The beginning of May and down on the allotment, it’s more like April, writes Anne Akers.
Thanks to the long, cold, wet winter and non-event of an early spring, there’s not as much happening as there should be.
Traditionally potatoes should be planted on Good Friday, which is more a nod to the fact that it was traditionally the first day off in the year for the ordinary working man and woman.
A better rule of thumb is to make sure the frosts are over and done with, we might just get away with it now.
So, the potatoes are in, second earlies and maincrop, I don’t bother with first earlies, we can’t eat them fast enough!
Up until I started allotmenteering, all I knew about potatoes was that there were ‘new’ and ‘old’ potatoes. I now know that there are so many different kinds and had a real headache when it came to choosing what I’d grow.
The earlies are smaller and waxier, best boiled and crushed with butter and a sprinkling of salt or cold in salad. Maincrop make my favourite food, chips, as well as roasties, mash and other potatatoey delights.
I’ve chosen varieties that are blight-resistant, as that’s the disease that can wipe out crops, leaving a mushy mess where there should be beautiful potatoes. Or tomatoes, they are both from the same family. So Nadine, Cara and Picasso are in the ground, making many potatoes from little seed potatoes.
Onions and shallots are showing their little green shoots and the strawberries and gooseberries have flowers, within a month, providing we have sunshine, they will be fruit. I marvel at that little miracle every year.
I’ll have to watch out for sawfly on the gooseberries and eliminate them.
As the soil warms up, the peas and beans I’ve planted will be throwing out little shoots before you can say ‘pass me the spade’, but on my plot, it still looks like a lot of bare earth with little sticks everywhere to mark where there should be something coming up.
Last year, a nocturnal visitor to the allotment dug up my newly-planted seeds and left me a smelly present.
Badgers are a big as dogs and like to make their mark in more ways than one. This year, the seedbed is covered with netting to keep the blighters away, I hope! I’ve yet to see one, but I know where they’ve been.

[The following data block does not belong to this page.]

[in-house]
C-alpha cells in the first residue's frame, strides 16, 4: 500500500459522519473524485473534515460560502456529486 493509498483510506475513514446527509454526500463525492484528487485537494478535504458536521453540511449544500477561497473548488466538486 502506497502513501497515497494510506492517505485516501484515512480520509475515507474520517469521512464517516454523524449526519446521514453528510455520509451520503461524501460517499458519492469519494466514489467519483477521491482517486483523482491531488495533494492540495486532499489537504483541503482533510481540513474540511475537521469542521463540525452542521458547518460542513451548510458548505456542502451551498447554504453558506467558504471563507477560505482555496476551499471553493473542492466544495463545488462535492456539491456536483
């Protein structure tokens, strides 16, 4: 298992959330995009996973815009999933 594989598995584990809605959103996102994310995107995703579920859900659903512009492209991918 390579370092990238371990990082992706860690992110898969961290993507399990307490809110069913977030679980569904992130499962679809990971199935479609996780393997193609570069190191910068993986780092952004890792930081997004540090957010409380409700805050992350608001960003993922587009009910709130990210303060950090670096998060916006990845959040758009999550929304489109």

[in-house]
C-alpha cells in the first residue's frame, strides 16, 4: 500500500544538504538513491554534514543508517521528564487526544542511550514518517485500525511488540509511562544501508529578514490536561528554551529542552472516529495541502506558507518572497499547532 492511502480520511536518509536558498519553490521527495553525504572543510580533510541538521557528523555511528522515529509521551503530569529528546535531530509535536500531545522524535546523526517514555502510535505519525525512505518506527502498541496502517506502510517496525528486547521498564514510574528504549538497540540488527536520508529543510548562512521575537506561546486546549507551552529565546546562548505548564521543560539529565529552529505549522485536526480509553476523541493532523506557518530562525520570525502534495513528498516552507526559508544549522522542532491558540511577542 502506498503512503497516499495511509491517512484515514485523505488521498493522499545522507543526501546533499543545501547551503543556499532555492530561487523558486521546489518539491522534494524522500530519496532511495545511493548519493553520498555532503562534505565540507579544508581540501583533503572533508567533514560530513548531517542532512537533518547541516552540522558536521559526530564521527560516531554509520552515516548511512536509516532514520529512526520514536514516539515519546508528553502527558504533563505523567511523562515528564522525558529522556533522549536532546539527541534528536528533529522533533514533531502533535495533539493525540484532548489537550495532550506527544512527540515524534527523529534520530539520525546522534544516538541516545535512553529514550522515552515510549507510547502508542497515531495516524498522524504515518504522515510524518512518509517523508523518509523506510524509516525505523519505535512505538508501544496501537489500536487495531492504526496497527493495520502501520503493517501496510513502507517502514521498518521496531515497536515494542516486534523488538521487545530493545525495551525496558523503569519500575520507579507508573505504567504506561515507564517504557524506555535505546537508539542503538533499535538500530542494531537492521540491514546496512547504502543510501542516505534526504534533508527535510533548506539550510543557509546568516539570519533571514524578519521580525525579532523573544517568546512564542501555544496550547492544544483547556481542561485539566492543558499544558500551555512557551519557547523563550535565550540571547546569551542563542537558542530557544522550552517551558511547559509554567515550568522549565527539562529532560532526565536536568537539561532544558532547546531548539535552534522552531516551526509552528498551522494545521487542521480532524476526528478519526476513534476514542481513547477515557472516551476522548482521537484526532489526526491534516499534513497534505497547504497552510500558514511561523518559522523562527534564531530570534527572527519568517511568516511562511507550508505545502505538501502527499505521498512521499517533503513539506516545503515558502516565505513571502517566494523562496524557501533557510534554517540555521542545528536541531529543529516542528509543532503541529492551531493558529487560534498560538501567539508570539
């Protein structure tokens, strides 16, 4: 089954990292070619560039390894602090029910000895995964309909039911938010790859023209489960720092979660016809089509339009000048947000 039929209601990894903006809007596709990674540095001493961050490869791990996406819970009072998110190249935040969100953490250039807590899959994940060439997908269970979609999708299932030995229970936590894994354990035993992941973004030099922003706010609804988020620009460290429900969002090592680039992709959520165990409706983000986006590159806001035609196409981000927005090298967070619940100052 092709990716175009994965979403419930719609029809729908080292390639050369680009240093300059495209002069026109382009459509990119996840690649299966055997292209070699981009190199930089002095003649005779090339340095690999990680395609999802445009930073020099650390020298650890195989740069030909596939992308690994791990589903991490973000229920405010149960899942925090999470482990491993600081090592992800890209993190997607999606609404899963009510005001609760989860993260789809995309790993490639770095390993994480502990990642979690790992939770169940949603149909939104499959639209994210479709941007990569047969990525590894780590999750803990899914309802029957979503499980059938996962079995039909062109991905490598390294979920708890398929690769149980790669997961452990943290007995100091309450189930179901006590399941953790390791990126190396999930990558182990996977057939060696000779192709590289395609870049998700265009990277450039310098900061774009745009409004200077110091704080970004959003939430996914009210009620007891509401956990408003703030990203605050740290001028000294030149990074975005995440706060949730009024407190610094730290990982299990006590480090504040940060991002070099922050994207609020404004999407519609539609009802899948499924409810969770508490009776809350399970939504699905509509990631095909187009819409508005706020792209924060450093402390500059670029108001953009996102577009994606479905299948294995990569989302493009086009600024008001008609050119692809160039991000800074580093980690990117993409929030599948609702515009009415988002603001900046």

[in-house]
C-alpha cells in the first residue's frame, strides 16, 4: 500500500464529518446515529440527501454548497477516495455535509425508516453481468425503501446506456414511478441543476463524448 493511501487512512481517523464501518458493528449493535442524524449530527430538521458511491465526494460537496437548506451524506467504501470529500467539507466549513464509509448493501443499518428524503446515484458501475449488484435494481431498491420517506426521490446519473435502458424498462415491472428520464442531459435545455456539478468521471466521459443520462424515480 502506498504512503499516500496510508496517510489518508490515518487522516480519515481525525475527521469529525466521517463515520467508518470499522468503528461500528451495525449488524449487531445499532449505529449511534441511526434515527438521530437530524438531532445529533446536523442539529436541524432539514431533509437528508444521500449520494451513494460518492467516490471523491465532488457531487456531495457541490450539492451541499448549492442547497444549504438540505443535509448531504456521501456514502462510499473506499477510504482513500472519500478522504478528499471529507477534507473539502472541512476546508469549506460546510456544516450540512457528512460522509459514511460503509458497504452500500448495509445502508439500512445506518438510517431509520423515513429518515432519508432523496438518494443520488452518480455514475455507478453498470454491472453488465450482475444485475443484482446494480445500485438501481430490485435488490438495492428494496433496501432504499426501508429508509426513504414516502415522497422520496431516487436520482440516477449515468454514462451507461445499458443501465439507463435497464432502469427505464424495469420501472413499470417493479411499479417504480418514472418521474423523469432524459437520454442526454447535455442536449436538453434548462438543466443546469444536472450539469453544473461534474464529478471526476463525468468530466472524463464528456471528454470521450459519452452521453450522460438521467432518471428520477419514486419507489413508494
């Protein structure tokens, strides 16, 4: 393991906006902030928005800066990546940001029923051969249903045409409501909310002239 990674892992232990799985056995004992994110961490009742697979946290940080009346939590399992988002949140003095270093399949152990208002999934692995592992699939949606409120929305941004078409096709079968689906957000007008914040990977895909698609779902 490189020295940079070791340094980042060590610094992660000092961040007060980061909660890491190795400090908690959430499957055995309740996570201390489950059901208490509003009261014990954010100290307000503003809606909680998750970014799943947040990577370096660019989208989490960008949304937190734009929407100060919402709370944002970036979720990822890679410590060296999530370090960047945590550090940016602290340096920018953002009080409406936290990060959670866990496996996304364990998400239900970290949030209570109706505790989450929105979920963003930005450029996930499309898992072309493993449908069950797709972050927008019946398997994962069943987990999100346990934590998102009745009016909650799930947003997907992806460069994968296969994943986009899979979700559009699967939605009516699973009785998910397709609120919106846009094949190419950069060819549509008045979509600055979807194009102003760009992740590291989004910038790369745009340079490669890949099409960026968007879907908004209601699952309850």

It can be a delight to share the allotment with wildlife, there’s a family of jays, song thrushes and woodpeckers nearby and cheeky robins who follow me as I dig, waiting patiently to snatch worms. I also spotted a nuthatch, which was pecking grubs from the bark of the hawthorn.
The other day, I found an egg, a hen’s egg. We’re not allowed to keep livestock, but there are hens on the nearby smallholding.
The local foxes like to take the eggs and bury them to eat later, sometimes they leave it too long and when they are broken by the spade, they don’t half stink! Unfortunately, they also like to eat the hens, I’ve also found the odd wing…
Meanwhile in the greenhouse, the tomatoes are coming on nicely.
I’m also growing squash and cucumber from seed, along with cucamelons, which are like a cross between a cucumber and a melon, and are the size of a grape.
I was feeling quite pleased with myself, trying something so exotic and shared this with one of the old lads down at the allotment, expecting him to be impressed.
‘Cucamelons?’ he laughed ‘Tried them, they grow like mad and they taste bloody awful’. Ah, so he wasn’t impressed, then. Cucamelon anyone?